Stephen King’s 2011 novel, 11/22/63 tells the story of a man named Jake Epping, who has been shown a portal leading back in time to 1958. Jake is determined to use this portal to change the past, hoping to create a better future. What he quickly discovers, however, is that the past doesn’t much like to change. And the bigger the change Jake tries to make, the harder the anthropomorphized past fights back against the change.

This pushback takes many forms, from fallen trees in the road to flat tires on his car to illness and more. The hindrances only escalate as he attempts bigger and bigger changes. Jake’s mantra becomes, “The past is obdurate.” It stubbornly refuses to adjust to the changes Jake tries to make.

These sorts of constant, irritating, and debilitating slowdowns are familiar to anyone who has worked on the missions field. Living in another country and culture comes with unique challenges. I’ve heard many stories of missionaries arriving back on the field after a retreat or a stateside assignment, only to discover their house is flooded or to have a sudden sickness come down on their family.

And for those of us unseasoned missionaries still raising our support or newly on the field, we can feel overwhelmed and unprepared for these sorts of roadblocks. My wife’s and my first week of support-raising kicked off with me getting food poisoning from our first dinner appointment! Little did we know all the challenges we would eventually face through the next year as we prepared to move.

These sorts of hurdles feel constant, and they can be discouraging to your ministry. It can feel as though we are fighting hard even to do simple, mundane things – pushing hard against an obdurate force that’s unwilling to let us do what we are called to do.

But should this surprise us? We are well familiar with what Scripture has to say about our spiritual struggles. 1st Peter 5:8 reminds us: Be sober-minded; be watchful. Your adversary the devil prowls around like a roaring lion, seeking someone to devour.

Ephesians 6:12 also names what we are really up against: For we do not wrestle against flesh and blood, but against the rulers, against the authorities, against the cosmic powers over this present darkness, against the spiritual forces of evil in the heavenly places.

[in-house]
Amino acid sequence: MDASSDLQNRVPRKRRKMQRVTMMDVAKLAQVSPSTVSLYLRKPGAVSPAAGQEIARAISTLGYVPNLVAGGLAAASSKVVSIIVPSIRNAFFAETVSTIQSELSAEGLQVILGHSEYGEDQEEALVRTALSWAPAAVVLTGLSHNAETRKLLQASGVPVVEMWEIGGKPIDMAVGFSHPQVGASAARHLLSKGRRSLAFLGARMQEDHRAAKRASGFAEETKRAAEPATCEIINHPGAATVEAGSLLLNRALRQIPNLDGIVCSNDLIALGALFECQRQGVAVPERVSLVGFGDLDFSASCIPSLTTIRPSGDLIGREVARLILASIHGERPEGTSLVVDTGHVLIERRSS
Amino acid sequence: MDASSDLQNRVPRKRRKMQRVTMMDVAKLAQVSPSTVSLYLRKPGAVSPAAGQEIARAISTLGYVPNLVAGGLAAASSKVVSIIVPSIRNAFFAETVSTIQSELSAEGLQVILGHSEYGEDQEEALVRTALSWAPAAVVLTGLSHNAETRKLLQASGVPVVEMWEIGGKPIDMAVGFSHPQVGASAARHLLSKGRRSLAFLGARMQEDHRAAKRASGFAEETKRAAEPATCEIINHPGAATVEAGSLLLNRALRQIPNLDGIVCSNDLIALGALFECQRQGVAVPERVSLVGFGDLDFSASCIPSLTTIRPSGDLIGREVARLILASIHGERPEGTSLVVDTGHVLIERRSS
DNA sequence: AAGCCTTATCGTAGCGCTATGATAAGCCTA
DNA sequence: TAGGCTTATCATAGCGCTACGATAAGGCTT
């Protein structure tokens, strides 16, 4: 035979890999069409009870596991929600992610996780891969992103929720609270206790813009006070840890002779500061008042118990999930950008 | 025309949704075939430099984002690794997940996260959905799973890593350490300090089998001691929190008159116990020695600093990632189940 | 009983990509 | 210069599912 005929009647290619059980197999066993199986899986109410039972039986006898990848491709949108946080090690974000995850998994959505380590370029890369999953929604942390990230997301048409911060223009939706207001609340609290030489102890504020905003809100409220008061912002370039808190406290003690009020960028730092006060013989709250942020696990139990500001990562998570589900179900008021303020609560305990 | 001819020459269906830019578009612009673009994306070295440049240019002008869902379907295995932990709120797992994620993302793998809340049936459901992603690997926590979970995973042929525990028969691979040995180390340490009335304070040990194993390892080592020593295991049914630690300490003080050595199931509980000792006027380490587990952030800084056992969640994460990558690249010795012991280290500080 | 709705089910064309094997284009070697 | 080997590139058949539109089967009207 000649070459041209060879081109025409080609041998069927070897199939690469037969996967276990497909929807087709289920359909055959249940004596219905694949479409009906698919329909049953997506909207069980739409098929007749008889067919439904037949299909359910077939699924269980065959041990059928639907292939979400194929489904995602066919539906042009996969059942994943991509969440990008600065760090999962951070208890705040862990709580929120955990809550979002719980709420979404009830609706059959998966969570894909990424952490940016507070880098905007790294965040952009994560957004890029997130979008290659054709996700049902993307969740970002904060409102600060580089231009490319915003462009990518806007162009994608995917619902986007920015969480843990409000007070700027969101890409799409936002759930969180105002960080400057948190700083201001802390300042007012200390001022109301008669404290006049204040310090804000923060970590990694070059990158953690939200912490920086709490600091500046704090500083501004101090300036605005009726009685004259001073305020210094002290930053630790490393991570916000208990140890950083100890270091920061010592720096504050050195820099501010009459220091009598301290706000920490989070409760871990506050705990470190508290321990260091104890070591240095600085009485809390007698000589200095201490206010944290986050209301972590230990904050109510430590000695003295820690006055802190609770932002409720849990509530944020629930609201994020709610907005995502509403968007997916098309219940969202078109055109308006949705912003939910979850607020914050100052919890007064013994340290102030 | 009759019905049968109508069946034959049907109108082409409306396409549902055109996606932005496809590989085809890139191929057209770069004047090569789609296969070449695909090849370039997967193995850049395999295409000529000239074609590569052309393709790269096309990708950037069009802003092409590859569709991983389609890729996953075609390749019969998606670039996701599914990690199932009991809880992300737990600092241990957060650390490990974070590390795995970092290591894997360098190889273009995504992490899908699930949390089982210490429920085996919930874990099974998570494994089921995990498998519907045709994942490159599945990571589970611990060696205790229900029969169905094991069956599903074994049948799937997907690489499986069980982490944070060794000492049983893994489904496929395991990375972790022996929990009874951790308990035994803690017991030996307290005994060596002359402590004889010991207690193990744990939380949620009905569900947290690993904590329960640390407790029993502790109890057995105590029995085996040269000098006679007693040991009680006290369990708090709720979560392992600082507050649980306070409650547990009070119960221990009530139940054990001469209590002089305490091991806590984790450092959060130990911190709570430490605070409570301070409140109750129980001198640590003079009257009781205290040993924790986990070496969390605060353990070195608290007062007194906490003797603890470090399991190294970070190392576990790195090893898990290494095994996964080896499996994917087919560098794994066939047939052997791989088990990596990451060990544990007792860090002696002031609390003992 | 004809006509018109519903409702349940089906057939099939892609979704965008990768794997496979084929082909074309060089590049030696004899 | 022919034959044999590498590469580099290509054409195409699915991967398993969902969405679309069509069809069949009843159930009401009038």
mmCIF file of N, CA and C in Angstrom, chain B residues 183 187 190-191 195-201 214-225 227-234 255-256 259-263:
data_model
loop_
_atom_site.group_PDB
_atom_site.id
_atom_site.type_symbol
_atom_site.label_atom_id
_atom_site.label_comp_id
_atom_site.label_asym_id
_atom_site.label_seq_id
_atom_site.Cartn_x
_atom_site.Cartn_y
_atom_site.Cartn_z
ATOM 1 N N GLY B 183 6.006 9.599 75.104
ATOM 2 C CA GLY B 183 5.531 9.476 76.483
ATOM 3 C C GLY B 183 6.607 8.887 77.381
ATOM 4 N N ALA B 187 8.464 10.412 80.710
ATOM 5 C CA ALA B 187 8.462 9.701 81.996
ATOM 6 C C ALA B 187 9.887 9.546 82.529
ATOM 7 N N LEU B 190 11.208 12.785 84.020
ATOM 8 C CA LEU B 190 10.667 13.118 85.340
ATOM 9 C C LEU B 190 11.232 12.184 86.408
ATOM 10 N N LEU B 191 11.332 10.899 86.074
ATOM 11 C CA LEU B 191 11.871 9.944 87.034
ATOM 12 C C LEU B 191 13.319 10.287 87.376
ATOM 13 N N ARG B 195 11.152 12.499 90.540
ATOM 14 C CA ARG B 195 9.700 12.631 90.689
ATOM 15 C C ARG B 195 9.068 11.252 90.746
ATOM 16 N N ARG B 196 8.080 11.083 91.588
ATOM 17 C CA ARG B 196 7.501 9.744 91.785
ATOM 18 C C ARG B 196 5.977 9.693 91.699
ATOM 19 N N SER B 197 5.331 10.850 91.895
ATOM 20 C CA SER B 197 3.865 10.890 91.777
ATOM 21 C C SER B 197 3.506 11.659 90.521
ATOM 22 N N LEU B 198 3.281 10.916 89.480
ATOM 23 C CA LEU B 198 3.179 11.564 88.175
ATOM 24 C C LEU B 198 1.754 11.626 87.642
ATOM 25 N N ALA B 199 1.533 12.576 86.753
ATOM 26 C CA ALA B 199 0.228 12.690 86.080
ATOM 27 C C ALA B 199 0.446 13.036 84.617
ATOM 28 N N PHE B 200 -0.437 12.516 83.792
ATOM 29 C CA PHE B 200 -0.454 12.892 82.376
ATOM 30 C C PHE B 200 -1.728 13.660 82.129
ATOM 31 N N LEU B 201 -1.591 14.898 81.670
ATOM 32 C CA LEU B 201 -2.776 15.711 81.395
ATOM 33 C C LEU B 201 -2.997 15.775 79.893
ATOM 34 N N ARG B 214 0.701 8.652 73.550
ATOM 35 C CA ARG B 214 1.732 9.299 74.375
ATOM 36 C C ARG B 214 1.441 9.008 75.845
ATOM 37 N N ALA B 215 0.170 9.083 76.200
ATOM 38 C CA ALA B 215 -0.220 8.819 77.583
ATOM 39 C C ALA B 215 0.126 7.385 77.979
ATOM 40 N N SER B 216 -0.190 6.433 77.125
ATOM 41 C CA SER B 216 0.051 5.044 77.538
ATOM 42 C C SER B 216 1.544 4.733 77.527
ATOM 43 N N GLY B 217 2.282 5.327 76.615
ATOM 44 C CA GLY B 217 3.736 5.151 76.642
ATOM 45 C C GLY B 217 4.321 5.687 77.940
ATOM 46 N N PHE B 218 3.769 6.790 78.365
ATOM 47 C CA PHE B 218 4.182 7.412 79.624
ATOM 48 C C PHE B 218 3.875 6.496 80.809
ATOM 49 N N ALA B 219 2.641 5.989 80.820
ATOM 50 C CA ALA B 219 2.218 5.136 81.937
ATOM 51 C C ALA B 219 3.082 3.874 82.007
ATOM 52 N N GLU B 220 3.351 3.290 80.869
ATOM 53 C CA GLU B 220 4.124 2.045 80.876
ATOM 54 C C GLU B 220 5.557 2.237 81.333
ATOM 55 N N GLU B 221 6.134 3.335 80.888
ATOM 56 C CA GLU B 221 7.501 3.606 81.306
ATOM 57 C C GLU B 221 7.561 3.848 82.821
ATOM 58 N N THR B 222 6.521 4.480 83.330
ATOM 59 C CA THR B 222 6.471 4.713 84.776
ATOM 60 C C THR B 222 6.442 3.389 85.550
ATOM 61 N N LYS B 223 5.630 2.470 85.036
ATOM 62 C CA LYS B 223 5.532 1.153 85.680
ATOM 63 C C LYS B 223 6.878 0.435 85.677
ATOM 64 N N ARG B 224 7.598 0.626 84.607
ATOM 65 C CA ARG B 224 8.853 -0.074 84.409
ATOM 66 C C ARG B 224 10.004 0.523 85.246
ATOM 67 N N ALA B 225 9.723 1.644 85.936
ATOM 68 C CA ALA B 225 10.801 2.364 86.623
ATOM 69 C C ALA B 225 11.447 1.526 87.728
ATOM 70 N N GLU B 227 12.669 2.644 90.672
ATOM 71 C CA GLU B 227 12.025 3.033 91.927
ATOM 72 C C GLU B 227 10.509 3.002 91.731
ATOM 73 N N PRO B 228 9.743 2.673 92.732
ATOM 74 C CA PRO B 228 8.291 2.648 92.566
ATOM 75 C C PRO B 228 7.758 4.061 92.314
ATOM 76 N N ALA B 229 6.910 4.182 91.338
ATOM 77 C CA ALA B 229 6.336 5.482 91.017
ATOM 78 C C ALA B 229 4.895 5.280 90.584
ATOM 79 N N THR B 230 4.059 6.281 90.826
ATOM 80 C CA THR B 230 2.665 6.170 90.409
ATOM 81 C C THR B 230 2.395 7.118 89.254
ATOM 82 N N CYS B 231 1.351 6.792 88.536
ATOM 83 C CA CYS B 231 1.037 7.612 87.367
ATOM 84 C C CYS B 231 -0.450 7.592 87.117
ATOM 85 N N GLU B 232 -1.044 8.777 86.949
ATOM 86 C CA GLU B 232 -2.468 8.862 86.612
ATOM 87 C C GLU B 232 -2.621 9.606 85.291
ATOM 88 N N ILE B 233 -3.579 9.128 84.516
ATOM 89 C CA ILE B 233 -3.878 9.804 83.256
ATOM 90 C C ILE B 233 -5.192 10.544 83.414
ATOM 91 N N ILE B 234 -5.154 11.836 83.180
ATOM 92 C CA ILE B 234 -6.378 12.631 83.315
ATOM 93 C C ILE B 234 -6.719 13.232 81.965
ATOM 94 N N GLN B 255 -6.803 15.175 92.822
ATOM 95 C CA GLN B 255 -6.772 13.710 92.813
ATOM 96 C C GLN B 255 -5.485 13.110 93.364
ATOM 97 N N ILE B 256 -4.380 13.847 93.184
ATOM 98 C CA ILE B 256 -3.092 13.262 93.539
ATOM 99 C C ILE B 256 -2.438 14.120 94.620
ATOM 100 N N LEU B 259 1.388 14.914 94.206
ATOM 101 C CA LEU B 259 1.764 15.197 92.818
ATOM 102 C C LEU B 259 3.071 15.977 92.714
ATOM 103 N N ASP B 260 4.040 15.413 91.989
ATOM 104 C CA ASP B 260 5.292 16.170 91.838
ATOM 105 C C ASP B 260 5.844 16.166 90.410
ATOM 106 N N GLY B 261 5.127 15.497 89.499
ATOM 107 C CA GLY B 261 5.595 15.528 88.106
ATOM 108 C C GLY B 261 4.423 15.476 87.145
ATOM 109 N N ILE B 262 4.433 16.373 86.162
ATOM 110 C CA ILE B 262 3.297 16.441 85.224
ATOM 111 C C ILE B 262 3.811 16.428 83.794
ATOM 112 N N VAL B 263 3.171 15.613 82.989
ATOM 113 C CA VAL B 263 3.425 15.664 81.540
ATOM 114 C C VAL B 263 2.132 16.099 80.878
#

Attacks on your marriage, on your family, or even you personally can feel overwhelming amidst the stresses that engulf your life. Discouraging appointments, wasted efforts, and unsupportive friends or family can make you question your calling. Days, weeks, or months without visible progress in your mission can make you question your faith.

We have been in France now for just under two months, and we have already felt our fair share of discouragement and resistance. We have heard one phrase repeated to us often: “It is not possible.” Whether we are trying to get a bank account, find an apartment, sign up for renters’ insurance, or just purchase a new cell phone SIM card, this sentence seems to slip its way into our interactions on a regular basis. Again and again, we are told, “It is not possible.”

And there is truth to these words. It isn’t possible. Nothing we are called to do we are able to do ourselves. But we are not called into a hopeless fight. Despite our weakness, we are not called to struggle with no hope of victory.

Those same Scripture passages from above tell us of that hope:

1st Peter 5:9 encourages us: Resist him, firm in your faith, knowing that the same kinds of suffering are being experienced by your brotherhood throughout the world.

And Ephesians 6:10-11 reminds us where our power comes from: Be strong in the Lord and in the strength of his might. Put on the whole armor of God, that you may be able to stand against the schemes of the devil.

So, be encouraged, whatever your struggle today may be. Whether flood, disease, discouragement, violence, lack of progress, disharmony, or even nagging cultural stresses, the Lord has already claimed the ultimate victory.

Jacob Truman

Jacob Truman is a Reaching & Teaching missionary living in Marseille, France, with his wife, Rachel. In September 2018, the Trumans moved to Marseille to begin language studies.

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